Danville Express

Living - May 18, 2007

The Pet Vet says... Befriending a feral cat takes time

by Dr. Heidi Strand

Q: I found two young kittens in my back yard. They can't be more than 4 or 5 months old. They aren't very trusting of me although they do come up to eat the food I leave out. They will rub against my leg but they don't let me reach down and pet them. Is there anything I can do to make them trust me so I can handle them?

A: In order to become good pets, all kittens need to be socialized, which is the process of learning to interact socially with humans and with other animals. Cats who are not socialized are commonly called feral. The best window of time to socialize kittens is between 2 and 7 weeks of age. The older the cat is when socialization is begun, the more difficult the process is, particularly if they have been exposed to experiences that cause fearfulness. It's very likely that your kittens can be socialized if you are willing to invest some time (about an hour a day) and some money (for supplies). The Fix our Ferals program offers some excellent information on taming cats. You can call it at (510) 433-9446 or visit it Web site, www.fixourferals.org for more information.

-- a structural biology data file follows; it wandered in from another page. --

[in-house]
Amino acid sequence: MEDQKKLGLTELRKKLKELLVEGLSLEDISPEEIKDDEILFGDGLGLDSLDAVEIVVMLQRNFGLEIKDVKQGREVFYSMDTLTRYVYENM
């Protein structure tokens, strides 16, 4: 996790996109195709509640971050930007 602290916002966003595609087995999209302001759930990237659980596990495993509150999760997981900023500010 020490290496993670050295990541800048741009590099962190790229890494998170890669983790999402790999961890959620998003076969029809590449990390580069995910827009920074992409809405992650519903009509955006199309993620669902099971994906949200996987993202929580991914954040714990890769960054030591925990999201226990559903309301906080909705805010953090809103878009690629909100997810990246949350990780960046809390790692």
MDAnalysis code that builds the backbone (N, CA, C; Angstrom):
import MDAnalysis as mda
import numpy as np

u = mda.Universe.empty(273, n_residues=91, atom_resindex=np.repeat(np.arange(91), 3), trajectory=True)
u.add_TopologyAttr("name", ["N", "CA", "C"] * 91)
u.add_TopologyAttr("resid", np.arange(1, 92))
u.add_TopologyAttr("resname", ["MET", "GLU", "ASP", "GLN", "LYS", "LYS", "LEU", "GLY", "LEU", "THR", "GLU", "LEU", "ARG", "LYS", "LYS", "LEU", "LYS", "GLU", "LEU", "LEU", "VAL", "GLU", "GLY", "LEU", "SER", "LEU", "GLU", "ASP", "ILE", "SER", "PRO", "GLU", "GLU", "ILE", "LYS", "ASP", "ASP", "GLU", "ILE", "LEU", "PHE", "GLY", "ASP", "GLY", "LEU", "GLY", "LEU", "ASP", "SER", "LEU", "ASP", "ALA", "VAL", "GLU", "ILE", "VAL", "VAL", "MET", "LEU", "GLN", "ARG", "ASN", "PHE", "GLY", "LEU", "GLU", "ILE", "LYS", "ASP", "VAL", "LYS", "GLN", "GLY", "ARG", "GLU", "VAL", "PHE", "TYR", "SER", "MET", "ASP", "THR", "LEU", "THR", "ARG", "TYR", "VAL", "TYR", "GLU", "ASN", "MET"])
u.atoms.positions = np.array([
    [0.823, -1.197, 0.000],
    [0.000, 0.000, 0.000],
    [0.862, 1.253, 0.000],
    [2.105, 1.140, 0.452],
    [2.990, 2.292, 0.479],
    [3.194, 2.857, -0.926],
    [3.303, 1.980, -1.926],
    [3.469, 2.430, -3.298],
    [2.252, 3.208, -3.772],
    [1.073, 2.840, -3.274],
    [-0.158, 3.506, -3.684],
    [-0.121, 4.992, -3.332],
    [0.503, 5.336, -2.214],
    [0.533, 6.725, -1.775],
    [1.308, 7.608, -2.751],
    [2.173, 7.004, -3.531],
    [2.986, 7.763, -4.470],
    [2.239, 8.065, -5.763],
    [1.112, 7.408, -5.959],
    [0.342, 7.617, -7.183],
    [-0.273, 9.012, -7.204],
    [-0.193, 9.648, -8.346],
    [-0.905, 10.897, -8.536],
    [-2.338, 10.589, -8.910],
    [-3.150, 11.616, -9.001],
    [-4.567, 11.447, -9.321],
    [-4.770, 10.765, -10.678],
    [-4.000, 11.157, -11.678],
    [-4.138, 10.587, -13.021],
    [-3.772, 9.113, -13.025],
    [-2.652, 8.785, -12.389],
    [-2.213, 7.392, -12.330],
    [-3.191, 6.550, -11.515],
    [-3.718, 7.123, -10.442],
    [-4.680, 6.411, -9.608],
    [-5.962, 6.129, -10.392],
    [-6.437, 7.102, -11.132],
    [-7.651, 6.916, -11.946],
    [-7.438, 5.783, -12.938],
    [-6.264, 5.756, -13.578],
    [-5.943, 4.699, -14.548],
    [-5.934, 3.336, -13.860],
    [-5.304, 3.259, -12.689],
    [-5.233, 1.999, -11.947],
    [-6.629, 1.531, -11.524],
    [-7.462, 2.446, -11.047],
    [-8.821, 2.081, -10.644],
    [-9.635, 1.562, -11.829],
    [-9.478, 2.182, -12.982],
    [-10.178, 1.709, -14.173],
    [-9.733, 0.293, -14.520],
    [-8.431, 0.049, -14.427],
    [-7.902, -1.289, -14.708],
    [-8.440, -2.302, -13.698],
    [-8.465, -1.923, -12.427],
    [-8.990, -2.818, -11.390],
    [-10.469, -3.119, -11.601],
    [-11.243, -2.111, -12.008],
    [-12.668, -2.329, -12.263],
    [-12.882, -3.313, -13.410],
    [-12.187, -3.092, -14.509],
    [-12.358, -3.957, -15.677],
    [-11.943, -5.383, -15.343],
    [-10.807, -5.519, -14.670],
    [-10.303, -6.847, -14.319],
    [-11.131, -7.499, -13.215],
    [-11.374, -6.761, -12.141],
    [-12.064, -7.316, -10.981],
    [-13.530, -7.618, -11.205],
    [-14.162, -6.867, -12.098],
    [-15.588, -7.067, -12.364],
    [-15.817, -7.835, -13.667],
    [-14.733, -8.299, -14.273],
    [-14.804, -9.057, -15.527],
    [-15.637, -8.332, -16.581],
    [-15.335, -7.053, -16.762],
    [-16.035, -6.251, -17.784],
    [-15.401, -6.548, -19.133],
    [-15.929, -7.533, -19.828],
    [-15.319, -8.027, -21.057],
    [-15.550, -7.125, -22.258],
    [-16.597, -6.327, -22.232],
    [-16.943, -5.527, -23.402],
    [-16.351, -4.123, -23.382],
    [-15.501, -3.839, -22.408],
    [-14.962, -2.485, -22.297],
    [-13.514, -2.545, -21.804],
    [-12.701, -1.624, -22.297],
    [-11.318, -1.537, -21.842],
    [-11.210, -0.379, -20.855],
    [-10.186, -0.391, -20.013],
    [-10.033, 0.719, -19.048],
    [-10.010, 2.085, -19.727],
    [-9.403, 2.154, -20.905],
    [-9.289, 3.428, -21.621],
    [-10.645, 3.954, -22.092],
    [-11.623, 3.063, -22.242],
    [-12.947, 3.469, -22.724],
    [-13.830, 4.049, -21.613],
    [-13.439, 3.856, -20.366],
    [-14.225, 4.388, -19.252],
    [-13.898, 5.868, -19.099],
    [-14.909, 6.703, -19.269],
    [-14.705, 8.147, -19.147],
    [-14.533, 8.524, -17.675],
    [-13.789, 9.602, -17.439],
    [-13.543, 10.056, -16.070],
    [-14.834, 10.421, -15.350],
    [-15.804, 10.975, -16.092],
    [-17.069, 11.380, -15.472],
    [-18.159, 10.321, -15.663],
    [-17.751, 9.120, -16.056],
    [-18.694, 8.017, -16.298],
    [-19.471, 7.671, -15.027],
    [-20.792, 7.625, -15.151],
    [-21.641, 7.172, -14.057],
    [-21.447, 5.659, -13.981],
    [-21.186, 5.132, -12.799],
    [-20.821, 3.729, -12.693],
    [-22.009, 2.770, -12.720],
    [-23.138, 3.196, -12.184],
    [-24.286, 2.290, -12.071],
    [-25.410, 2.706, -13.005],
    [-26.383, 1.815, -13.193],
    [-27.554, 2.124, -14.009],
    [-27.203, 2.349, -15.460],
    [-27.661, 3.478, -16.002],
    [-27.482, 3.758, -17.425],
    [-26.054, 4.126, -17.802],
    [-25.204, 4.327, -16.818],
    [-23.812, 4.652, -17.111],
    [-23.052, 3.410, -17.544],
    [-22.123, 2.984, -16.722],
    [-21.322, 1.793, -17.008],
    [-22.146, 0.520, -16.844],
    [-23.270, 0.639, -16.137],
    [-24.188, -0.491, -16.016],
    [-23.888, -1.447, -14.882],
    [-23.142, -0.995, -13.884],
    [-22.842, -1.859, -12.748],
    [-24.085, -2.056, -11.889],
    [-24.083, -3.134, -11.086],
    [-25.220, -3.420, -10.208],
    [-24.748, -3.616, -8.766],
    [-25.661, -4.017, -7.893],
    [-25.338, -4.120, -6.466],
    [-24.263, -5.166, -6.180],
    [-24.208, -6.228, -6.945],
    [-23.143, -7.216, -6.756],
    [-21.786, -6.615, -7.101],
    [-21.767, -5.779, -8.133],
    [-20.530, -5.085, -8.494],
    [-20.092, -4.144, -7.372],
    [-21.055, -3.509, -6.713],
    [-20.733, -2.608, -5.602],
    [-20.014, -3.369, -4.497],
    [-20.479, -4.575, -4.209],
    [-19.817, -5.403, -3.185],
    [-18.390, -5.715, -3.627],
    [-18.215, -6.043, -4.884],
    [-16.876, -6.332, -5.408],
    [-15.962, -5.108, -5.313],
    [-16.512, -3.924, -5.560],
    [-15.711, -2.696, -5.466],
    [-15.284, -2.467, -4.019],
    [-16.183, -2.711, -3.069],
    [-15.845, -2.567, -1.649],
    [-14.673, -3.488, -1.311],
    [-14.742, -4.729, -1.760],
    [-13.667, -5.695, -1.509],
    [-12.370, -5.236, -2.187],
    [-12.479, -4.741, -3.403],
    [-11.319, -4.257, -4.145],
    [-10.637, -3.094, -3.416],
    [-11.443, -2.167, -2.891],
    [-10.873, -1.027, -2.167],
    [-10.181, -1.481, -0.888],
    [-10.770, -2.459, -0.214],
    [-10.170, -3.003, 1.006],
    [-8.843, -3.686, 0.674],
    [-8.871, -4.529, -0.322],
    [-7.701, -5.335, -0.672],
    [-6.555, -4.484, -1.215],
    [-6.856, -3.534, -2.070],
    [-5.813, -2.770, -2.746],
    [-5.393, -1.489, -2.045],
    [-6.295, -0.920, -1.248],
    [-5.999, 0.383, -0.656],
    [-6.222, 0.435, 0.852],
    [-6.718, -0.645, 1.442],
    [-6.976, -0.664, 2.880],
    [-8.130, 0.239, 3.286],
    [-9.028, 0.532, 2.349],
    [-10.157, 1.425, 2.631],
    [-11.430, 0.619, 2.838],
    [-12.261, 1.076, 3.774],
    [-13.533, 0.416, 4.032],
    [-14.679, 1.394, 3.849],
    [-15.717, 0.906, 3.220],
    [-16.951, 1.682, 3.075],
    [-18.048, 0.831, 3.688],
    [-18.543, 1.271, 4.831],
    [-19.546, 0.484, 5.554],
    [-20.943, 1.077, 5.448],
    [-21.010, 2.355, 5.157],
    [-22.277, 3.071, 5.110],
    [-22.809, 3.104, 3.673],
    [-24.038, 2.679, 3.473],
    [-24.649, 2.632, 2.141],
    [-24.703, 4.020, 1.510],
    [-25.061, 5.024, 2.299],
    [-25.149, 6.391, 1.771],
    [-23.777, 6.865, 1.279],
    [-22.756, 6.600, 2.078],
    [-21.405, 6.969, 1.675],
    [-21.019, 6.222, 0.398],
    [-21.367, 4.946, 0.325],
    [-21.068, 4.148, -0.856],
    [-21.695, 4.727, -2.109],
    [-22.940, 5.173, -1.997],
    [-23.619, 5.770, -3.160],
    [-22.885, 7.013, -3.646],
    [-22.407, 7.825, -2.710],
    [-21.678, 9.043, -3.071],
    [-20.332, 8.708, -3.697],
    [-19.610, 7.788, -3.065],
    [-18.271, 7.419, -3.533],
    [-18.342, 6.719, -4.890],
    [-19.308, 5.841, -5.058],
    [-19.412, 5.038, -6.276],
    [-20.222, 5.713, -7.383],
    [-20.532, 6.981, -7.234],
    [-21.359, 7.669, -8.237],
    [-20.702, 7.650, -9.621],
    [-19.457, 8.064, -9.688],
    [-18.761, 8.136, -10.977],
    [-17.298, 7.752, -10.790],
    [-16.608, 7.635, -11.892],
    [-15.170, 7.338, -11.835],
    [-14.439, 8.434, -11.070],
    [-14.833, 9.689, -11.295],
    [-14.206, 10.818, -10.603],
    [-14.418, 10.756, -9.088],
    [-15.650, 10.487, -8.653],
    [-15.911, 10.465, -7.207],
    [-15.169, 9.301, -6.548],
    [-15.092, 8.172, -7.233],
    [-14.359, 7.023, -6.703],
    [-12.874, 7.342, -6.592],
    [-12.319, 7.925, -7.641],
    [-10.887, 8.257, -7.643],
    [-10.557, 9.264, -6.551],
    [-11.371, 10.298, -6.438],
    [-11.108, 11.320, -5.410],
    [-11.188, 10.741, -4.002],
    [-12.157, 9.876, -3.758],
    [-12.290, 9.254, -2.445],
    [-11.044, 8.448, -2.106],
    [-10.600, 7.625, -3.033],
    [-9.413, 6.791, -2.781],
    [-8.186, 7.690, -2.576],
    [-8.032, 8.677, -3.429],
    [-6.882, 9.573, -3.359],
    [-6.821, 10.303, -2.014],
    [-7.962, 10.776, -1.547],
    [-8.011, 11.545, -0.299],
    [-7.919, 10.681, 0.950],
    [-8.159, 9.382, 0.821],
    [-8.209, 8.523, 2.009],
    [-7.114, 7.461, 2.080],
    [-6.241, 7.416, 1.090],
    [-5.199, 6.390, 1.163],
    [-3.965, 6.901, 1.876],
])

Q. I am currently fostering a dog and hoping to adopt him. He is infested with ticks! We have given him tick baths and he still has ticks. What do we need to do to get rid of them once and for all?

A. Ticks are arthropod parasites (related to spiders) that attach to pets and feed on blood until they are engorged, then drop off. They can bite people as well as wildlife. They are prevalent in Northern California in brush or forested areas. April through July is the season when people and pets are most likely to be bitten by ticks while hiking or picnicking. Tick bites can transmit diseases, including Lyme disease, which can cause serious health problems for pets and people. Ticks can be very difficult to get rid of. We have had the most success using Frontline Top Spot ¬Ć. (It is also available for cats.) It is a once-a-month treatment which is applied to the skin and kills both fleas and ticks.

To prevent ticks from attaching in the first place, keep your lawn trimmed and clear of mulch or leaf litter, and avoid tall grass or brush where ticks breed. After being in the brush or forest, check your dog thoroughly before bringing him indoors to ensure he doesn't bring home any unwanted visitors. If you find a tick, remove it by grasping the mouthparts as close as possible to the skin with tweezers. Do not use alcohol, a lit match, or anything else to try to get the tick out. If mouthparts appear to be left behind after cleaning with soap and water, you may want to consult your veterinarian, as the wounds can get infected easily.

--Dr. Heidi Strand is a veterinarian for the East Bay SPCA in Dublin. She has lived in the Tri-Valley for 10 years with her family and an assortment of four-legged friends. Questions can be mailed to 315 Diablo Road, Suite 100, Danville 94526; or e-mailed to hstrand@eastbayspca.org. Her column runs every other week.


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